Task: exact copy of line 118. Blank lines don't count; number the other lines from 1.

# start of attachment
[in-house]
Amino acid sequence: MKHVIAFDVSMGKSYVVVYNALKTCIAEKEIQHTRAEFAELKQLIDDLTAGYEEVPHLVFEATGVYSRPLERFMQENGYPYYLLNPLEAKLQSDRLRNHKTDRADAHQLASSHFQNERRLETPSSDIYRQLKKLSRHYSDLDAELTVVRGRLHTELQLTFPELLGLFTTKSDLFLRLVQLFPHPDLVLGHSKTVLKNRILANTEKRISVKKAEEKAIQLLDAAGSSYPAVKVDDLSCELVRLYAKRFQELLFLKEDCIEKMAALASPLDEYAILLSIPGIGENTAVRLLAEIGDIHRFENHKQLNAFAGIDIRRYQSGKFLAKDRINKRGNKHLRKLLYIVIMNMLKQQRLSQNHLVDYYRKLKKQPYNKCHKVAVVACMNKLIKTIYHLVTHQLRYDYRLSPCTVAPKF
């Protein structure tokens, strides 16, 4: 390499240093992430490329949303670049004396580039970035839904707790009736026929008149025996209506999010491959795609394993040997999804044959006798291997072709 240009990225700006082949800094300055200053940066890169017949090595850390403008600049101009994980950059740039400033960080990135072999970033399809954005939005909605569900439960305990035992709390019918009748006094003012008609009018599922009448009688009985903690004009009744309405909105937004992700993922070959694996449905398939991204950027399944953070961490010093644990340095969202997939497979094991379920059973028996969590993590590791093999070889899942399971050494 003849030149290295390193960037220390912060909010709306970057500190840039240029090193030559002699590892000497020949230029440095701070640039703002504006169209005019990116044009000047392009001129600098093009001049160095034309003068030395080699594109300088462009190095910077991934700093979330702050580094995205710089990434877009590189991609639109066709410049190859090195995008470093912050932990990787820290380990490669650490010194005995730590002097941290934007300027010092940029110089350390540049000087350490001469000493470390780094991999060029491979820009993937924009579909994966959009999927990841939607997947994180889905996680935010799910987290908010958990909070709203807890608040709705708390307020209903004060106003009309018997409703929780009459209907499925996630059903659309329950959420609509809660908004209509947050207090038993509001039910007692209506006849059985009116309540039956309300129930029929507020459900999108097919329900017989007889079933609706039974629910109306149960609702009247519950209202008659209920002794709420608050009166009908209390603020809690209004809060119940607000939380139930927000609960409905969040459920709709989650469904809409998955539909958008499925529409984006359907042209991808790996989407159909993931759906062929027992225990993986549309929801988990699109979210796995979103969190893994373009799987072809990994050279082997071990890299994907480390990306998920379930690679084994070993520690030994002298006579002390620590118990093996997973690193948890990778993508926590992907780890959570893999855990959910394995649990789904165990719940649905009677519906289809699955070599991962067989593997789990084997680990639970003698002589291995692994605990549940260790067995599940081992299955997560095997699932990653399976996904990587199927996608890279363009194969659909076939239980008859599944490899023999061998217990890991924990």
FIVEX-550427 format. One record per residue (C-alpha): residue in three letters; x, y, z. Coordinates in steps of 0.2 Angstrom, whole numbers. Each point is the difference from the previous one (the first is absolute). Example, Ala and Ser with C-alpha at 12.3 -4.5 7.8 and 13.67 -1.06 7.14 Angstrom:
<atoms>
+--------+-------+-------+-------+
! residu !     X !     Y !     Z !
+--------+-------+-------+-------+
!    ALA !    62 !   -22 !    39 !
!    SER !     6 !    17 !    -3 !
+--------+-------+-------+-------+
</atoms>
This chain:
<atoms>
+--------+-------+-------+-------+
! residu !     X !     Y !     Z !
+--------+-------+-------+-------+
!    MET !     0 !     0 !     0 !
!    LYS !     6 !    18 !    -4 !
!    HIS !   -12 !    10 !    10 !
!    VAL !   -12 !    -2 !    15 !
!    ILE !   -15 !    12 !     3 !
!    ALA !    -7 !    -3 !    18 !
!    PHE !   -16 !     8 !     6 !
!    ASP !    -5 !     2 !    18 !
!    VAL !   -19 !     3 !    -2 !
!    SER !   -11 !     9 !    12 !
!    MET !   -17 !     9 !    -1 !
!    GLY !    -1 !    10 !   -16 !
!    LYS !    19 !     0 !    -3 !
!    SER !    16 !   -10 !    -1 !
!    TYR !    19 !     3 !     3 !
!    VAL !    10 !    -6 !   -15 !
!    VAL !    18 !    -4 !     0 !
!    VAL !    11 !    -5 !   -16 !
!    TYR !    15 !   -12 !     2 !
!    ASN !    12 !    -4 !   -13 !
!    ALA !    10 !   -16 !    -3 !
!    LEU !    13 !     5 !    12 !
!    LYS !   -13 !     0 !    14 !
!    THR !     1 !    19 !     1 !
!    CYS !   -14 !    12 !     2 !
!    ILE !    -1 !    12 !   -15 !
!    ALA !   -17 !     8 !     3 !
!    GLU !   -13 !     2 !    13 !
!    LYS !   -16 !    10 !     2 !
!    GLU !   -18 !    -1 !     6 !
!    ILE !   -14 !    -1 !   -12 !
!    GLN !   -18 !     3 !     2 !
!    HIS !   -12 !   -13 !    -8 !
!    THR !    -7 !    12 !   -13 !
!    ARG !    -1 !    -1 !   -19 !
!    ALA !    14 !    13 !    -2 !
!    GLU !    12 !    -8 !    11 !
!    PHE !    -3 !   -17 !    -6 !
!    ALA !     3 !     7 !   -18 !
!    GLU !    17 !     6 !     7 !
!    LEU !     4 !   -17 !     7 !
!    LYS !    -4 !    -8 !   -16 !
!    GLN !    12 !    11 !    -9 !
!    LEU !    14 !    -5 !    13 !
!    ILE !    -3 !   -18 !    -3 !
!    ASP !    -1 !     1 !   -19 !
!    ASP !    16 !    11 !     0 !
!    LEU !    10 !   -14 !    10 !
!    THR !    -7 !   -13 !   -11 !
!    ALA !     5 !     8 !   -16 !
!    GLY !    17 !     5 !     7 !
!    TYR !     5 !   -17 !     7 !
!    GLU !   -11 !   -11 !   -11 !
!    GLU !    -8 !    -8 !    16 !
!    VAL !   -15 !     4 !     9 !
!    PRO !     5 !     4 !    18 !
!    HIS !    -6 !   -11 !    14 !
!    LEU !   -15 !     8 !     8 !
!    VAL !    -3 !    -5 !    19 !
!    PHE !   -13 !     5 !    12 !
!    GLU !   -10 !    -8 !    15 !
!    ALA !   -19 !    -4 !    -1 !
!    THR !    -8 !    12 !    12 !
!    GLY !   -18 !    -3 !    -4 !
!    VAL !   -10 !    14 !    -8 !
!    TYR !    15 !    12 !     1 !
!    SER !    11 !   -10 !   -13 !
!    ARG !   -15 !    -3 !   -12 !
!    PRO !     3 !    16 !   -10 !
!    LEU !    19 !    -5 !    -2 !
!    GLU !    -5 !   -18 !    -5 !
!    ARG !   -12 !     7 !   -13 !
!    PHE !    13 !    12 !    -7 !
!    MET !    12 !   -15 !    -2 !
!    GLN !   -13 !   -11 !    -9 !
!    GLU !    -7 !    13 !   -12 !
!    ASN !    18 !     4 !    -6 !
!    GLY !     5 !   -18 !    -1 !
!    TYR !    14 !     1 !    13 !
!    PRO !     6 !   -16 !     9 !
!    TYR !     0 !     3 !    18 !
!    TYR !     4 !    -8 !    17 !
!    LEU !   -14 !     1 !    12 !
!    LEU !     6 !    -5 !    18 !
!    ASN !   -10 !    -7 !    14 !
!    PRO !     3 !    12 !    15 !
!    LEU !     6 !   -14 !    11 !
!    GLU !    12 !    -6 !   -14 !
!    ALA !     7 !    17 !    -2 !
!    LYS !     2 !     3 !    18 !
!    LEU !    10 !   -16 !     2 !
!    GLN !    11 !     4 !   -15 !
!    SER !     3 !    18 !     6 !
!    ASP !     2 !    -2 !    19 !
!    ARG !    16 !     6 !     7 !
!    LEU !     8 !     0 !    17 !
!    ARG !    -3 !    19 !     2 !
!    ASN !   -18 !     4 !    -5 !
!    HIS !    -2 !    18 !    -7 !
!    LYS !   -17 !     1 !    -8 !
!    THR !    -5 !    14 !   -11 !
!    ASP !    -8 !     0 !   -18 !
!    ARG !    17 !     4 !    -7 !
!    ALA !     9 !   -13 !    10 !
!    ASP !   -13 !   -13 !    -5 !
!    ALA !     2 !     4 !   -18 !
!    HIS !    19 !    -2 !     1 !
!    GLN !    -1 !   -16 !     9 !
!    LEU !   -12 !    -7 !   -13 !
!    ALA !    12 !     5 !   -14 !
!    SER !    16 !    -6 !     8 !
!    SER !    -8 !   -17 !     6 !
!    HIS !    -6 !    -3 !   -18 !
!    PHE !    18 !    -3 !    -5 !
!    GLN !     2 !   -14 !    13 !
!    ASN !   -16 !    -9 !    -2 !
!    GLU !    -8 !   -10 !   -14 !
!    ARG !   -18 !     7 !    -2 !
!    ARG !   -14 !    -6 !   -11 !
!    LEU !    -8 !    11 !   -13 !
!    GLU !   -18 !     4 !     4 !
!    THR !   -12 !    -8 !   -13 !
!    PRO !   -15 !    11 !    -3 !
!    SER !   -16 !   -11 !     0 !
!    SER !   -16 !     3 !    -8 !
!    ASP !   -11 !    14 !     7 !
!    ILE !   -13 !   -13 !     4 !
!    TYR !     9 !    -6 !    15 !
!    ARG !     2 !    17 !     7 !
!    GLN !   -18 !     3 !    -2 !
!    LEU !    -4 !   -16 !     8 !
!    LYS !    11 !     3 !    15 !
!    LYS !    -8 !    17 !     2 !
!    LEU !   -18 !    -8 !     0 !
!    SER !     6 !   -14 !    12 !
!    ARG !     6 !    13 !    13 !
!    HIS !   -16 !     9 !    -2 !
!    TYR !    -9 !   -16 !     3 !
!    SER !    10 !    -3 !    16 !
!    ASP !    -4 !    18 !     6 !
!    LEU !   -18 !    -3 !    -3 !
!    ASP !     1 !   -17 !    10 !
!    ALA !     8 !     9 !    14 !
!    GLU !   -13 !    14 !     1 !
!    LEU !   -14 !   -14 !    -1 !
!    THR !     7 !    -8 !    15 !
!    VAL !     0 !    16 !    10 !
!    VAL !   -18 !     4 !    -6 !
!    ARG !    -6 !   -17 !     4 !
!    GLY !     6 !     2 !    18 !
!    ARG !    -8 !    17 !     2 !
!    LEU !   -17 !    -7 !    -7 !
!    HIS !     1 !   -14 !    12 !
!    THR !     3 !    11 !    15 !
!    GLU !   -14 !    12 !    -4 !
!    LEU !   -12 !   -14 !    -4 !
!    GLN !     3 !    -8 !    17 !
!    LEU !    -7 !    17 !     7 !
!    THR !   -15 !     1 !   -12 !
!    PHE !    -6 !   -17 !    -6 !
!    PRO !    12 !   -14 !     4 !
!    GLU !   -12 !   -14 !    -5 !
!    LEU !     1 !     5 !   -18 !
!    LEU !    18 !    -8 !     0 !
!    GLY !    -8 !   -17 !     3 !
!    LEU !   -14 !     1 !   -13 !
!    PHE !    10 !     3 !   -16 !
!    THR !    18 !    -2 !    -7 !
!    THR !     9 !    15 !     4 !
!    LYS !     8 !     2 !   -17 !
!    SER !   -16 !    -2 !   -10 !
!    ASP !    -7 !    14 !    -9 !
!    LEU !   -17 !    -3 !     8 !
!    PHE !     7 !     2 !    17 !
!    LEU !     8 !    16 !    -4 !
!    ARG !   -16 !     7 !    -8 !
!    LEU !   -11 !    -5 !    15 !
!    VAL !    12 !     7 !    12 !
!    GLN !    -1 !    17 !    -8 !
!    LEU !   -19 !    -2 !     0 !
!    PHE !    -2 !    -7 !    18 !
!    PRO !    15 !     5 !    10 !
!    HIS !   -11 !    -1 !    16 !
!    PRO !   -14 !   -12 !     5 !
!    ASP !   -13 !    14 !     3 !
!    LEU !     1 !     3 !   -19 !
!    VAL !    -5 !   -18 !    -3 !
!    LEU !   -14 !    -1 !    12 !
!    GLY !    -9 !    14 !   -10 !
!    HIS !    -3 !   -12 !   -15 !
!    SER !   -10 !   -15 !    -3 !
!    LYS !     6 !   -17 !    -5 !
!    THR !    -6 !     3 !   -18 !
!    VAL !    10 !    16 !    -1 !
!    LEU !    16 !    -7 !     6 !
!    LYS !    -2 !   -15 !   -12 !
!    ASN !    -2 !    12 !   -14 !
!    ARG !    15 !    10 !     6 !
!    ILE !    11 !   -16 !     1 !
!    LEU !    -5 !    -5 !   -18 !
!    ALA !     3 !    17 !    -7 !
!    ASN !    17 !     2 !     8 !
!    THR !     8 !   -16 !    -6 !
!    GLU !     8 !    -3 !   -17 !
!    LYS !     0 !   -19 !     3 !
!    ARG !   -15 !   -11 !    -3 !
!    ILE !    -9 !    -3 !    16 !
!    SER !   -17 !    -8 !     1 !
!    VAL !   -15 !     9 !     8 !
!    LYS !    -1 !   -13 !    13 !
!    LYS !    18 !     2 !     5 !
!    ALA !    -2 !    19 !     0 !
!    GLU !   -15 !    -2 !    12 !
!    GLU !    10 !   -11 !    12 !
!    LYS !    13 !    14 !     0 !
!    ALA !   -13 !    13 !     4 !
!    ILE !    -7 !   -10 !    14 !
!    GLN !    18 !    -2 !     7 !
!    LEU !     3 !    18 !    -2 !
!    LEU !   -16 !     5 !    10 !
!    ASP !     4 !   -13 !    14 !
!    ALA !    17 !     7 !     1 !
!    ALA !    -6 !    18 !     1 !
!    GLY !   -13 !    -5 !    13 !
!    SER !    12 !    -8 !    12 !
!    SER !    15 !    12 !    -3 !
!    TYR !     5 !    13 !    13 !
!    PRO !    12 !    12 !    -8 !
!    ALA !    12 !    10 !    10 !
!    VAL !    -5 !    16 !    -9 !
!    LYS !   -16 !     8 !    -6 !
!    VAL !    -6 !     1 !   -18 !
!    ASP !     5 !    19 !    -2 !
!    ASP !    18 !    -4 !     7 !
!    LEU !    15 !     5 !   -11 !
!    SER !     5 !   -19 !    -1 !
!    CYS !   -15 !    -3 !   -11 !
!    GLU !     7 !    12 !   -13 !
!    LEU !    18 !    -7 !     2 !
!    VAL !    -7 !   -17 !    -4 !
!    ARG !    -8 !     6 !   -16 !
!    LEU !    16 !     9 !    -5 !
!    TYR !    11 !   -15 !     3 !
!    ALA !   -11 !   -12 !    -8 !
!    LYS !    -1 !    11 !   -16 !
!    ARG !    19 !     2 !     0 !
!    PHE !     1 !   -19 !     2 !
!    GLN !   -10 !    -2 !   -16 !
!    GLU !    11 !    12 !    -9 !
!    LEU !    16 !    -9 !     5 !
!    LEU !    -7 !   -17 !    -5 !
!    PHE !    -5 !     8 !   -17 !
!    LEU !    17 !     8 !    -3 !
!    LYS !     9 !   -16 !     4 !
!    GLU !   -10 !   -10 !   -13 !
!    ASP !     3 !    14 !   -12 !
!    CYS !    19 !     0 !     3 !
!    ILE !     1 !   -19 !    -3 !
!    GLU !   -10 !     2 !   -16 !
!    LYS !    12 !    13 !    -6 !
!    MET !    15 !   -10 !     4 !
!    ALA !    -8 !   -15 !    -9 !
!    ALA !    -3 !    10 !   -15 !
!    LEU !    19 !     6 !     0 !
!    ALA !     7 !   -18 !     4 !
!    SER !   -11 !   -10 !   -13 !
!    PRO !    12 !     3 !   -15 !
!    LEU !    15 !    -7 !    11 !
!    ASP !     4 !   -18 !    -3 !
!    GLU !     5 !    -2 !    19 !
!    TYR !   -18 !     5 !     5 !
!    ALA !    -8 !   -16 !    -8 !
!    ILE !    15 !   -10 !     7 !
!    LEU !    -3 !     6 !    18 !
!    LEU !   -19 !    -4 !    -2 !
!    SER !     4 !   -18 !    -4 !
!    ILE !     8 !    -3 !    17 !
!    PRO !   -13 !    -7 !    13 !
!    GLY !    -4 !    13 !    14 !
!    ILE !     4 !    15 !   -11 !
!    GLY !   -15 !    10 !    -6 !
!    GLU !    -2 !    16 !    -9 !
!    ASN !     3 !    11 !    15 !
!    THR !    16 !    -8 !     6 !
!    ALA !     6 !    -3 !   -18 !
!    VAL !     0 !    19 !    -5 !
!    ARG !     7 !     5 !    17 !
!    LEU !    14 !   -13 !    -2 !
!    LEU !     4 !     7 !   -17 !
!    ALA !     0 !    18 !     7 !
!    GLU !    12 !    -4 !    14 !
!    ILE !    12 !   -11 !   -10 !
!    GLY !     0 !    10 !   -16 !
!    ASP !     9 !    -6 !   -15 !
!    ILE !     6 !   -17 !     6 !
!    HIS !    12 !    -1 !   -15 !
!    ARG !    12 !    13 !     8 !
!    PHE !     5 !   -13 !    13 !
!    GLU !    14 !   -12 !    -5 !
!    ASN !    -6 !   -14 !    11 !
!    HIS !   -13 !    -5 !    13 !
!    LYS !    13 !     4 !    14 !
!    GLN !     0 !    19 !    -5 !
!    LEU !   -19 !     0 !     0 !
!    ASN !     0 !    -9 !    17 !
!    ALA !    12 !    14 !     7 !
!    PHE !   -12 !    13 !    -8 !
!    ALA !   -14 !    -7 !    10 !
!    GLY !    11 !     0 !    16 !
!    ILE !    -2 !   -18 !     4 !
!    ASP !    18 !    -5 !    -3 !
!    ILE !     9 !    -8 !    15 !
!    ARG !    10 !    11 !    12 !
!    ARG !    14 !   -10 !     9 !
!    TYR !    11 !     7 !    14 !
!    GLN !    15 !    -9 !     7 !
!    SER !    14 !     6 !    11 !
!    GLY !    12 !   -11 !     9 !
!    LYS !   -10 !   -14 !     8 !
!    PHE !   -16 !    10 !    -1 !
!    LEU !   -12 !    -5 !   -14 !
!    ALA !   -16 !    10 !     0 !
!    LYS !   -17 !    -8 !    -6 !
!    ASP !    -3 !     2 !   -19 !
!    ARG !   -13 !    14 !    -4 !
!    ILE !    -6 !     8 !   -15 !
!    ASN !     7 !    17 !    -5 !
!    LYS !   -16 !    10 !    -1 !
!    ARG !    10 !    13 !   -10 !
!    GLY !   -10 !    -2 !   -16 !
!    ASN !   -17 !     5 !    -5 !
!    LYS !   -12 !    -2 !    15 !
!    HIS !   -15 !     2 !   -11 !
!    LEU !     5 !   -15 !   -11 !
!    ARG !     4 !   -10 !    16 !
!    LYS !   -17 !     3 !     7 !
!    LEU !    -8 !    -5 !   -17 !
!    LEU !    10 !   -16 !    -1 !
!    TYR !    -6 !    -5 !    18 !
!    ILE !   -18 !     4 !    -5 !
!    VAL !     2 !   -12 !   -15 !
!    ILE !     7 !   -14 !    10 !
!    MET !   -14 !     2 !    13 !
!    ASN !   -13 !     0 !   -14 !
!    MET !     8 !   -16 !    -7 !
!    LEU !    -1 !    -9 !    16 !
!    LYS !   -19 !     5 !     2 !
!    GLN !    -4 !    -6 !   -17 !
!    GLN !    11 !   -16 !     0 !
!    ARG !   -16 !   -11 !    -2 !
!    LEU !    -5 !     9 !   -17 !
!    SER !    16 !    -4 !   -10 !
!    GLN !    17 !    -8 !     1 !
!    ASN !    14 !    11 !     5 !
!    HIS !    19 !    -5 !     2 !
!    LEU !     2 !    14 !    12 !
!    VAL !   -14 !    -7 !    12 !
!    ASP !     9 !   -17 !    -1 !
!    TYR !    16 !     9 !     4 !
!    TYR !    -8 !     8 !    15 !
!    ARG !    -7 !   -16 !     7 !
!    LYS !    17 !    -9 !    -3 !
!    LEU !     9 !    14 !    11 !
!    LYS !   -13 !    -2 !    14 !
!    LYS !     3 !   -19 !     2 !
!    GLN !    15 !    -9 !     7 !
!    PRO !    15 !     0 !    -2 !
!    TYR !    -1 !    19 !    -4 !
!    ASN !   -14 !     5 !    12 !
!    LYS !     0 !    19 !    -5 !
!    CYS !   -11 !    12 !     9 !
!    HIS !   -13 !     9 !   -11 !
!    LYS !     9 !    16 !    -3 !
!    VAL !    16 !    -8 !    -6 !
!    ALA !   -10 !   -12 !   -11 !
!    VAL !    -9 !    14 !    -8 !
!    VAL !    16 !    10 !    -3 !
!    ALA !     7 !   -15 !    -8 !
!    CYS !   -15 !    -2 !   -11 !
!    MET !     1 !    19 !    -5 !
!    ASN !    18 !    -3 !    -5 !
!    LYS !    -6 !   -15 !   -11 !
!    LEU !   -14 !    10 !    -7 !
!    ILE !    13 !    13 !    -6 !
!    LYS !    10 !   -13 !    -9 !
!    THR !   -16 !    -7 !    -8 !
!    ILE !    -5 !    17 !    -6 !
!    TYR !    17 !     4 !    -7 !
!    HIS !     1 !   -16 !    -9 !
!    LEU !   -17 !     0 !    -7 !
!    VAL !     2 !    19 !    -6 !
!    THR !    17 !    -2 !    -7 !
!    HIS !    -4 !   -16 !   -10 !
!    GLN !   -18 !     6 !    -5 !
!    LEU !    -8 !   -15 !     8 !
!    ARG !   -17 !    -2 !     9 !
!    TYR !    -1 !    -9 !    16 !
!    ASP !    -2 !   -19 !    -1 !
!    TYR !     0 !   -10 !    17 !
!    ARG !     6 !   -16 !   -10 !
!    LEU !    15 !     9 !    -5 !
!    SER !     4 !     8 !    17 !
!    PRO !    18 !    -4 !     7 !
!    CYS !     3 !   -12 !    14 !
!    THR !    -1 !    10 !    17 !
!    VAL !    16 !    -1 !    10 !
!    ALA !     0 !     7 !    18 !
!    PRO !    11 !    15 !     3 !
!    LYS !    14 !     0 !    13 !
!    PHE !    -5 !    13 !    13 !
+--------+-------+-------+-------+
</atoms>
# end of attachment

!    THR !    -5 !    14 !   -11 !